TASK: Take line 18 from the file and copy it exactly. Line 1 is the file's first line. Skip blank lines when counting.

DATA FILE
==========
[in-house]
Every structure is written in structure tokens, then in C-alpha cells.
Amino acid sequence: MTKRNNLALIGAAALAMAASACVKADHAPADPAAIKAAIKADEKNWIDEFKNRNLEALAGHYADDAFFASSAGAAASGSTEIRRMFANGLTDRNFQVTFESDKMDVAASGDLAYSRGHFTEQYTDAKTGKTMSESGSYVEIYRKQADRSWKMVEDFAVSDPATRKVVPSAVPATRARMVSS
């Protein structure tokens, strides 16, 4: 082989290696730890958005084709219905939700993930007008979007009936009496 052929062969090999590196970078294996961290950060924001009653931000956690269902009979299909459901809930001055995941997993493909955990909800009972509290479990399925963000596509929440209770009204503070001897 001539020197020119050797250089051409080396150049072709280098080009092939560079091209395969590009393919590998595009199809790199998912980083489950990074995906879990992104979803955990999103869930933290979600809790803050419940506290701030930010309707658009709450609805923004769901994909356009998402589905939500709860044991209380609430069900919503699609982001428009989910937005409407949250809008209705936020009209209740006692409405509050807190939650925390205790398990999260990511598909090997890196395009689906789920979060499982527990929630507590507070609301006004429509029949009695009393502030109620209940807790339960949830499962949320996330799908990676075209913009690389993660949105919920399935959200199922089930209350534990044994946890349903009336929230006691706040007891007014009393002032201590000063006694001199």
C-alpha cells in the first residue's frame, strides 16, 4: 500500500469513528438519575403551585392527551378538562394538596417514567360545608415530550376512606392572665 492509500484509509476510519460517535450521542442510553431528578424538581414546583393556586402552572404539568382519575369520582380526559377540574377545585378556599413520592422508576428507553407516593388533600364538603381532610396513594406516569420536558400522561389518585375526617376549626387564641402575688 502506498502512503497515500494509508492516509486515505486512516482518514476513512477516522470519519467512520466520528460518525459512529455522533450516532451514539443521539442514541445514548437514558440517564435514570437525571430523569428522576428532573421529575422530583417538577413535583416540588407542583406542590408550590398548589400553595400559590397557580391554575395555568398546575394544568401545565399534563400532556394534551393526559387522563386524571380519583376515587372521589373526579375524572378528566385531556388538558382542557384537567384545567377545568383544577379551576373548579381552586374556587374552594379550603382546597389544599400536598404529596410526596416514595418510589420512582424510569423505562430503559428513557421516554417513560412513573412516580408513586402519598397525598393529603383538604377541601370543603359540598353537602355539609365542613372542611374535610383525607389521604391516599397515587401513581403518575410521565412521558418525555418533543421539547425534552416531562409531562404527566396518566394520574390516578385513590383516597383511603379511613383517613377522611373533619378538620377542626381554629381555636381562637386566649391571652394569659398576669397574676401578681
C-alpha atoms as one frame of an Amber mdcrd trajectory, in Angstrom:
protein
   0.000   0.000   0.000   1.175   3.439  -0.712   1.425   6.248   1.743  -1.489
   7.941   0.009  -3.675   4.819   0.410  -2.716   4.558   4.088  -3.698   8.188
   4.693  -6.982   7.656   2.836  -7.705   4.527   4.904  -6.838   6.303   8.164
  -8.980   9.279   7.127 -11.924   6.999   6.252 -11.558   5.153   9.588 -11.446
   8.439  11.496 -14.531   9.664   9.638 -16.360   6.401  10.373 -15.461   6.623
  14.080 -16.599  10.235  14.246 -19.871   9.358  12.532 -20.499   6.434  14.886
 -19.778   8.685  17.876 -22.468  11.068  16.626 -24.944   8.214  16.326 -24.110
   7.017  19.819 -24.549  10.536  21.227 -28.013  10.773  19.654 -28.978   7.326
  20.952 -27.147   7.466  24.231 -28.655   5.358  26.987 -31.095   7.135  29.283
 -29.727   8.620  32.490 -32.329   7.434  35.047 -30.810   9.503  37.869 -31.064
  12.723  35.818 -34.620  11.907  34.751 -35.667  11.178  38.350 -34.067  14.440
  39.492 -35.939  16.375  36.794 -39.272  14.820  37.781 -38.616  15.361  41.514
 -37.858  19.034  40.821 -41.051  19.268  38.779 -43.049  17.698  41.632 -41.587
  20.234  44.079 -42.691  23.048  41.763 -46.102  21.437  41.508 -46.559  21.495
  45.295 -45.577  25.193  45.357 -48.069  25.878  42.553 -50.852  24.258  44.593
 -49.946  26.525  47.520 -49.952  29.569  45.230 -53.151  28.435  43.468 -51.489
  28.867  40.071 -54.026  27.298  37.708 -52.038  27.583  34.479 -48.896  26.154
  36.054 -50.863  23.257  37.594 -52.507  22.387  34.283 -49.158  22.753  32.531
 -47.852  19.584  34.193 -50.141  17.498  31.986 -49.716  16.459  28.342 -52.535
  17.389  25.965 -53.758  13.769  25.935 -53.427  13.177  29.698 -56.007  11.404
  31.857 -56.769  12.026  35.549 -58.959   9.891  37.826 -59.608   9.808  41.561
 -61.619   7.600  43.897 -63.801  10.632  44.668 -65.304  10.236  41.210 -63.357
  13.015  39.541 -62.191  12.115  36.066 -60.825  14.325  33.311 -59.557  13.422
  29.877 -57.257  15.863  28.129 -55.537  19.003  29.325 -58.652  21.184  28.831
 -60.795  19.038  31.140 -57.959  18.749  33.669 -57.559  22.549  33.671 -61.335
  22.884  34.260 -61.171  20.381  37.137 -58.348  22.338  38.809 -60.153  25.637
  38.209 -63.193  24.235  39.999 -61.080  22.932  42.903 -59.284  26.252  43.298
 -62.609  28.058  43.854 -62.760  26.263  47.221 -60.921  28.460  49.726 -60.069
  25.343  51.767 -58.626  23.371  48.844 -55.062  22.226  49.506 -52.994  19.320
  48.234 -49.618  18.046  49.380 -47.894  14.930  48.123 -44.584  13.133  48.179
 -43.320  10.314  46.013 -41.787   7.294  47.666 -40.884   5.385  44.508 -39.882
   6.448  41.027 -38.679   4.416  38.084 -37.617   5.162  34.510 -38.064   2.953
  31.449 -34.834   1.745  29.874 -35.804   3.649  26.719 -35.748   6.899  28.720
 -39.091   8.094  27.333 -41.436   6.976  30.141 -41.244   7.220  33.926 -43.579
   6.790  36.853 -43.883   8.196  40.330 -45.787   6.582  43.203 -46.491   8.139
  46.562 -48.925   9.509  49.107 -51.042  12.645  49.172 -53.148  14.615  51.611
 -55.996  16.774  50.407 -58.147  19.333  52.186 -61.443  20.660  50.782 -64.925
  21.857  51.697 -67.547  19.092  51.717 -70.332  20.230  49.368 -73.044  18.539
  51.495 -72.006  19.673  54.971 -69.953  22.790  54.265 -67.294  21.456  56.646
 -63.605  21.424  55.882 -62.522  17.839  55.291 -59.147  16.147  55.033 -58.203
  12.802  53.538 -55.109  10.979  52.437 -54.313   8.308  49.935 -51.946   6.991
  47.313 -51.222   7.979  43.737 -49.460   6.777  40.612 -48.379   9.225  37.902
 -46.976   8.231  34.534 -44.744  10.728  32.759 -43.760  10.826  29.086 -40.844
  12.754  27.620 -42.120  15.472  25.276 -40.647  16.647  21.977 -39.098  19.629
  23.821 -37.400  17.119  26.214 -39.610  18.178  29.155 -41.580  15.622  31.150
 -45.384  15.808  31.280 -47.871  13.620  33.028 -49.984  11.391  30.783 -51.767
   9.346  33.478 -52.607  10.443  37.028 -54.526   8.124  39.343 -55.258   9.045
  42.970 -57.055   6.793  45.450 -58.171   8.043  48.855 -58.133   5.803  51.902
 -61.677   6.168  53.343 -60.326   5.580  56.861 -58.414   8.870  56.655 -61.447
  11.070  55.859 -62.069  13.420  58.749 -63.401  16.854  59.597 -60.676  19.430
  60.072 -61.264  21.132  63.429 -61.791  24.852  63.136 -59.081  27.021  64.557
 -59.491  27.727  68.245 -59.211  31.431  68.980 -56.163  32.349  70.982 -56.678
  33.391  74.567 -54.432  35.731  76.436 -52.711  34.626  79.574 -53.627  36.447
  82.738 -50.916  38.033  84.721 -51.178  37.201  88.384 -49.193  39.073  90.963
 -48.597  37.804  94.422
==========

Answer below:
  12.723  35.818 -34.620  11.907  34.751 -35.667  11.178  38.350 -34.067  14.440